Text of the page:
She's also got grand plans to mosaic the hearth to complement the fireplace we made from smashed-up crockery. I want to plant some hanging baskets and pots to brighten up the front door, and Steph wants to paint the front door red.
Sounds pretty ambitious and exhausting? Add to all that the presence of five kids between the ages of four and ten, and it becomes a totally insane plan. I love it when Steph comes.
Friday, April 04, 2008
All three of my kids have autism. To be precise, one has a diagnosis of Asperger's Syndrome (a form of autism), one is undergoing diagnosis and one has undoubted traits but doesn't need any additional support in school so we're not bothering with diagnosis.
Autism is a neurological condition that causes a complex and variable set of symptoms. I'm not at all convinced it is just one condition, but I rather suspect that in future scientists will identify a range of different conditions, perhaps with totally different causes, that just happen to have overlapping symptoms.
My kids are very intelligent. I know all parents think their kids are geniuses, but mine really are smart kids. And yet they struggle terribly to understand things that even the dumbest kid can figure out, such as how to play with another child, how to open a conversation, whose turn it is to speak in the conversation, and when the conversation is over. They aren't getting very much better at these things as they get older, but the other kids they know are getting less tolerant of it so they're finding it harder to make and keep friends. It's sometimes said that autistic people are natural loners, that they don't want or need friends. That's not true. Many autistic people long for friendship but they find it very hard to strike up and maintain friendships with non-autistic people. It breaks my heart to hear of the break-ups and fallings-out, and watch their clumsy attempts to socialise. One year I phoned almost every number in my address book before I could find just two willing guests for a birthday party. I feel very helpless about it.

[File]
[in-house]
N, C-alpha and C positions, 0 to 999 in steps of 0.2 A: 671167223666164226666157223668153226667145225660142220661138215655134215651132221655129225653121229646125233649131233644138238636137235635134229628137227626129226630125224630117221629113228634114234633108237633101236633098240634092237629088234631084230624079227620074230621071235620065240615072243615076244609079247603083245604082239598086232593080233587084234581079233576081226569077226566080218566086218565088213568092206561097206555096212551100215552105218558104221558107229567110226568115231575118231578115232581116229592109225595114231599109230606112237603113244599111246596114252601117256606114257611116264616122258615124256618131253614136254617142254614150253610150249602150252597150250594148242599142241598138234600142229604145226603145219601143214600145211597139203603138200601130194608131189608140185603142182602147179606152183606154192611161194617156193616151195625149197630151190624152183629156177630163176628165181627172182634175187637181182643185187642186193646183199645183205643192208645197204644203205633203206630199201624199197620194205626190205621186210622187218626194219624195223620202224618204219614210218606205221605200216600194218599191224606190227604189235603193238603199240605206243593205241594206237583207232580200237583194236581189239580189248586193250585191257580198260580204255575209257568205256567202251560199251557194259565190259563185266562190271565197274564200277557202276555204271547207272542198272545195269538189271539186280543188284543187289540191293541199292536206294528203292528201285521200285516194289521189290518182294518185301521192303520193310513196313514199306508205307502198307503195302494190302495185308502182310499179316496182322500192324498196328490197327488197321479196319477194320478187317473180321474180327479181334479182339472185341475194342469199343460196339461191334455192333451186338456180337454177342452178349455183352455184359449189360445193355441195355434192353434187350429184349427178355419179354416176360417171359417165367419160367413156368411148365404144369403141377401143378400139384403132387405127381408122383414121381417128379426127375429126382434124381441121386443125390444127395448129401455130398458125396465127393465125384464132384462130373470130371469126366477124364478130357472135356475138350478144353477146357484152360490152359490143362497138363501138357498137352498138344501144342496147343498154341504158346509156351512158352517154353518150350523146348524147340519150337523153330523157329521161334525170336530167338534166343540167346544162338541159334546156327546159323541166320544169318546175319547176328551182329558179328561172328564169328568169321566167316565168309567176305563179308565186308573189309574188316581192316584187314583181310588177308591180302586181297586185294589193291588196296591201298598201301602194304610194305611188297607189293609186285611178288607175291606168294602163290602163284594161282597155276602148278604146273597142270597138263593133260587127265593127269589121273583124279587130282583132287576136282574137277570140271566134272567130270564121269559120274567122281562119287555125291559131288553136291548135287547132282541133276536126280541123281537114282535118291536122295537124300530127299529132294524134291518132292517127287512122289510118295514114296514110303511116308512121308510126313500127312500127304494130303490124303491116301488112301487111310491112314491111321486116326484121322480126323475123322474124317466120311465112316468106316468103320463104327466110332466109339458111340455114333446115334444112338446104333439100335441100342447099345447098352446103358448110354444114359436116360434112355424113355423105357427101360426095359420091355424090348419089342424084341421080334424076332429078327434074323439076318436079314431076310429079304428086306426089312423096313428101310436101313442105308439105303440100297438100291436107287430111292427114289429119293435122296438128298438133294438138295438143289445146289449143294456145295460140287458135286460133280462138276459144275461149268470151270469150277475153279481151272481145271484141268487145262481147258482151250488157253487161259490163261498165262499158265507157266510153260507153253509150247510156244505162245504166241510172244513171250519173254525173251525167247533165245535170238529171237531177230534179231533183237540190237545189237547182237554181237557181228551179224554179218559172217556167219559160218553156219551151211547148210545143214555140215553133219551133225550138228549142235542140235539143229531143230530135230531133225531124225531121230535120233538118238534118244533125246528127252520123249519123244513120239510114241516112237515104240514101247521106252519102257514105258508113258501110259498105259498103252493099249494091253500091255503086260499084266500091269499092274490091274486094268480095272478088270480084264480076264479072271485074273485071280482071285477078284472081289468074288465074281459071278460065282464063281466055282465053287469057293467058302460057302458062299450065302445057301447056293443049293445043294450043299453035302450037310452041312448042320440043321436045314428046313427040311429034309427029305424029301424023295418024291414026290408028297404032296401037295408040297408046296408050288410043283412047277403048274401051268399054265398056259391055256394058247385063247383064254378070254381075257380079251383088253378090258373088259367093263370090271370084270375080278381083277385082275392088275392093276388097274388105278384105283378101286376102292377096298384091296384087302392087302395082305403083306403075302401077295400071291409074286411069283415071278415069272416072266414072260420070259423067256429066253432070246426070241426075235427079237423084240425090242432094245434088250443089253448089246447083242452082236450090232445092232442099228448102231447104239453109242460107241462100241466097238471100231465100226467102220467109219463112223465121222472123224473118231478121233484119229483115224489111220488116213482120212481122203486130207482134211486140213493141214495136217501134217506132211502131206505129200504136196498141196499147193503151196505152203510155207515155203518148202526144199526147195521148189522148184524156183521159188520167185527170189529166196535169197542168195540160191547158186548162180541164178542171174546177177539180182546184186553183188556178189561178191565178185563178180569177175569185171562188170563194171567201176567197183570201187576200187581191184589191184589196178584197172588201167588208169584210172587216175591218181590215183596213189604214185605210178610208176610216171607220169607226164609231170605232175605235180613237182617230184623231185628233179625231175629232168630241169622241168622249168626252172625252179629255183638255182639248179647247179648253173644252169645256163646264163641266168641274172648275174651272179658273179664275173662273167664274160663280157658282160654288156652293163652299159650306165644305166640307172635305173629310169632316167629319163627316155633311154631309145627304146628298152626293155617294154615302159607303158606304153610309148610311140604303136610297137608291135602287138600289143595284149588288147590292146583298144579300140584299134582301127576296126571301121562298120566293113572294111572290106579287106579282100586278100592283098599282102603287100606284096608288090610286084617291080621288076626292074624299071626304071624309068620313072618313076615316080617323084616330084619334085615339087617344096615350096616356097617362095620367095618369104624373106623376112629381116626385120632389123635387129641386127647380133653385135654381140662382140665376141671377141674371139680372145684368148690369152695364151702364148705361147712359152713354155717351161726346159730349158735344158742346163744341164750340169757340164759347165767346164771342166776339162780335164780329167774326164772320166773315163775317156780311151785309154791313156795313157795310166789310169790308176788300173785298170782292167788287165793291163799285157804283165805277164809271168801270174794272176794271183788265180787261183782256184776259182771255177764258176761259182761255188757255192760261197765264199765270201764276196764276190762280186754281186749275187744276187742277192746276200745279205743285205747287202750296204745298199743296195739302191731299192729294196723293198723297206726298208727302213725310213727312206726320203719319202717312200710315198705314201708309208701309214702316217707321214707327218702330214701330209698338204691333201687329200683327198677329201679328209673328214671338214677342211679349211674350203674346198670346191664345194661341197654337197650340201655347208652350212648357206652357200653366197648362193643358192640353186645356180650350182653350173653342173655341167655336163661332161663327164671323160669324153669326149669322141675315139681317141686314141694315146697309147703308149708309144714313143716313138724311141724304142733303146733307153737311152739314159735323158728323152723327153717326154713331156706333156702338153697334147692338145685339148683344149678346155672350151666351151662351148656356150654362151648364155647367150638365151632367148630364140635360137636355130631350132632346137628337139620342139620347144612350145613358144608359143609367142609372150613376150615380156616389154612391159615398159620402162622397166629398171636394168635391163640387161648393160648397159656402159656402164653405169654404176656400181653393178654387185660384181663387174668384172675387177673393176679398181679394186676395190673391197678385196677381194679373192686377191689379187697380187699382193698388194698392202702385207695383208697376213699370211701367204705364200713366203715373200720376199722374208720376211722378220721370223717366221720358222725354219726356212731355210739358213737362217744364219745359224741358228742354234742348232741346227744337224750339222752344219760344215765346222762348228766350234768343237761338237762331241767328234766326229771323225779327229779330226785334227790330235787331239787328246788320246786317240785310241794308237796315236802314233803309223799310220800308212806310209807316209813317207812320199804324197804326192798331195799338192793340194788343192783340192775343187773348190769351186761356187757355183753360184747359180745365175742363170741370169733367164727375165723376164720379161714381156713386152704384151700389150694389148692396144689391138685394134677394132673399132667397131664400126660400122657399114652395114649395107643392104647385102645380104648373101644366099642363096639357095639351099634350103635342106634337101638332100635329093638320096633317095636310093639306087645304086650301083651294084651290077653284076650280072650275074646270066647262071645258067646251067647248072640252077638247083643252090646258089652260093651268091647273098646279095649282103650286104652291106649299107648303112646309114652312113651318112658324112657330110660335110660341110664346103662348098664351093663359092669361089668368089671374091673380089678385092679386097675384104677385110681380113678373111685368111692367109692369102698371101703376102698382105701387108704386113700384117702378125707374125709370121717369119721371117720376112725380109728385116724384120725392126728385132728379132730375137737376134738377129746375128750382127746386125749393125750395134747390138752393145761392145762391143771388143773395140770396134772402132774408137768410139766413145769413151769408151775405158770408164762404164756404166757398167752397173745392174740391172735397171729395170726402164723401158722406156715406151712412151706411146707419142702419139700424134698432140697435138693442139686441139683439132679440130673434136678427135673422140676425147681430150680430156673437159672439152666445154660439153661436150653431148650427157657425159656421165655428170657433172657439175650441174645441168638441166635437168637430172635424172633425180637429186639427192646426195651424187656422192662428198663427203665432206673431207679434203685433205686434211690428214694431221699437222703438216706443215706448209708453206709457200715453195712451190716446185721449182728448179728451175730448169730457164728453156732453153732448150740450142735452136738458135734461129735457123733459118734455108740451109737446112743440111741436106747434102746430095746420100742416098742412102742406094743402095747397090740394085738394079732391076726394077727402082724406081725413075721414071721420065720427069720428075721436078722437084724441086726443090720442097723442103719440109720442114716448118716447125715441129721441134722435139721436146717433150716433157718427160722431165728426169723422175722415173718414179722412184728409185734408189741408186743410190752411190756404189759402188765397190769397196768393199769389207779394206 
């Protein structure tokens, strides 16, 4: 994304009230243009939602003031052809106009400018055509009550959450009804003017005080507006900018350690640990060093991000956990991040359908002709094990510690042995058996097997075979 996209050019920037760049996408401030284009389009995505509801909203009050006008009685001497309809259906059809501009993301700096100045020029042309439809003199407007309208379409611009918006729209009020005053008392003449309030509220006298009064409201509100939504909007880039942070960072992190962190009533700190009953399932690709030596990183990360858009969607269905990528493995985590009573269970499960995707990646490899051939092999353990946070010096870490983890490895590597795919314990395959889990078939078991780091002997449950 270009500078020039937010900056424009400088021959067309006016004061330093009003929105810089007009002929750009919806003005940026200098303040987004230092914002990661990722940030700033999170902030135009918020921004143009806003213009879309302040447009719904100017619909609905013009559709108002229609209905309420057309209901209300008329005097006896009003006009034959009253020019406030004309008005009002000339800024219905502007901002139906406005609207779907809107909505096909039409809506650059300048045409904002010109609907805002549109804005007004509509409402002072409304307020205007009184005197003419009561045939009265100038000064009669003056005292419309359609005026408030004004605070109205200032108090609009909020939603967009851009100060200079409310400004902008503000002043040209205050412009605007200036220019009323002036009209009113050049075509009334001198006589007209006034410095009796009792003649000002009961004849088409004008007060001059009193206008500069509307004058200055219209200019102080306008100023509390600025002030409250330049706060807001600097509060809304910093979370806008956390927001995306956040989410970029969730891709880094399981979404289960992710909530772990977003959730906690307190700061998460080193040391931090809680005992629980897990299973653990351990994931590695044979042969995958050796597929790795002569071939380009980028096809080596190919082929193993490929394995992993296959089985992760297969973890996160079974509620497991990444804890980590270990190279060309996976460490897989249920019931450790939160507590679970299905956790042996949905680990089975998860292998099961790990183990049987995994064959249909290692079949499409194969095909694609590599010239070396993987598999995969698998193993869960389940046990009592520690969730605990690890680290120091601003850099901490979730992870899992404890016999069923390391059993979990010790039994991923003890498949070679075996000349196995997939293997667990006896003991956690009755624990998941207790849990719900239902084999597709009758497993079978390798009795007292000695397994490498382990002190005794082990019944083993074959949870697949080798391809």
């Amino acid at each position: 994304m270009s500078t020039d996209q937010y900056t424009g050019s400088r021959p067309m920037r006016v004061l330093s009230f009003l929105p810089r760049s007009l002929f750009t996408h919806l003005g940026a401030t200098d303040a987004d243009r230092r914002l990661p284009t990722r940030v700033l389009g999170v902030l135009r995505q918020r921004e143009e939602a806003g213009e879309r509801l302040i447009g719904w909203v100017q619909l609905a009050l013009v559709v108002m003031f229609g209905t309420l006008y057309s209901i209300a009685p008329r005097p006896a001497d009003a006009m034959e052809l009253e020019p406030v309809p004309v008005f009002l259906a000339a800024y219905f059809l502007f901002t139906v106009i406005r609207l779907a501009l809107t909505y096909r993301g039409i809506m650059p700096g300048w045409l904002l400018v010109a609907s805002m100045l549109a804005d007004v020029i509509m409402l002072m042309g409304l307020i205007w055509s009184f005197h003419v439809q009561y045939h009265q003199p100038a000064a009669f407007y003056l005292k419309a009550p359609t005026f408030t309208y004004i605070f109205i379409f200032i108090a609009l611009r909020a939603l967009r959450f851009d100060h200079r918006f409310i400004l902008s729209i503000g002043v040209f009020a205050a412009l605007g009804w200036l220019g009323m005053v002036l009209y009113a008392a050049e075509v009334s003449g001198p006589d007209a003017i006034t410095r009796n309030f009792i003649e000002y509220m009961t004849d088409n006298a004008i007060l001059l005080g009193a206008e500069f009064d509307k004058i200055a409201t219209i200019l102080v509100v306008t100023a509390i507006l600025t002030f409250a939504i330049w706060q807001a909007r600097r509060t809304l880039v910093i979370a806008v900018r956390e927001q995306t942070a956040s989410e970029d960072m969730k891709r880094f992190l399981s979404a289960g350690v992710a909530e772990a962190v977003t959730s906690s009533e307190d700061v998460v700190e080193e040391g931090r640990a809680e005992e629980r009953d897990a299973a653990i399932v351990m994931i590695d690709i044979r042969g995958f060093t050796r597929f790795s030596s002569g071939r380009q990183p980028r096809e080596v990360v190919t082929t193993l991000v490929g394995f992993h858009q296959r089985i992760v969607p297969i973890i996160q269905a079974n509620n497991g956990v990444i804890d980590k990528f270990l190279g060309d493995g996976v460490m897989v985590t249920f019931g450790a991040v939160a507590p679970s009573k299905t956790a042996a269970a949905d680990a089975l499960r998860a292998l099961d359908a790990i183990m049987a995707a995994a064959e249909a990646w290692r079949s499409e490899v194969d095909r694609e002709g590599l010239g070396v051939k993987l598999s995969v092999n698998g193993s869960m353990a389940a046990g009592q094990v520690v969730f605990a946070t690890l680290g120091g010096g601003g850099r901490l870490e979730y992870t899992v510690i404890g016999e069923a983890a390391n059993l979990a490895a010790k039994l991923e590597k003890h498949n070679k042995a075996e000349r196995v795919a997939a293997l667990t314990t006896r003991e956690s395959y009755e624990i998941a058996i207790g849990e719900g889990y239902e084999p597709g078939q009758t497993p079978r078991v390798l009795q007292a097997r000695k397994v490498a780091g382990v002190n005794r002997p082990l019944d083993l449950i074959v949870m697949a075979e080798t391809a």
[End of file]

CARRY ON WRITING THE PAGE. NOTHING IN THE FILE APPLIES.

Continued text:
They seem to experience boredom as acute suffering. They just cannot display patience or tolerance for waiting or having nothing to do. It's a bunch of fun going on public transport I can tell you. Waiting at the bus stop or train station is guaranteed to have them fidgeting, poking each other, or climbing and running like monkeys. When the bus or train arrives that's interesting enough to quiet them for a minute or two, then they're bored again and start squirming or shouting or otherwise annoying the other passengers. Threats and bribes make little difference. Bringing books, MP3 players, hand-held games consoles or card games is the only solution for unavoidable long journeys, and even that's not a guarantee of good behaviour.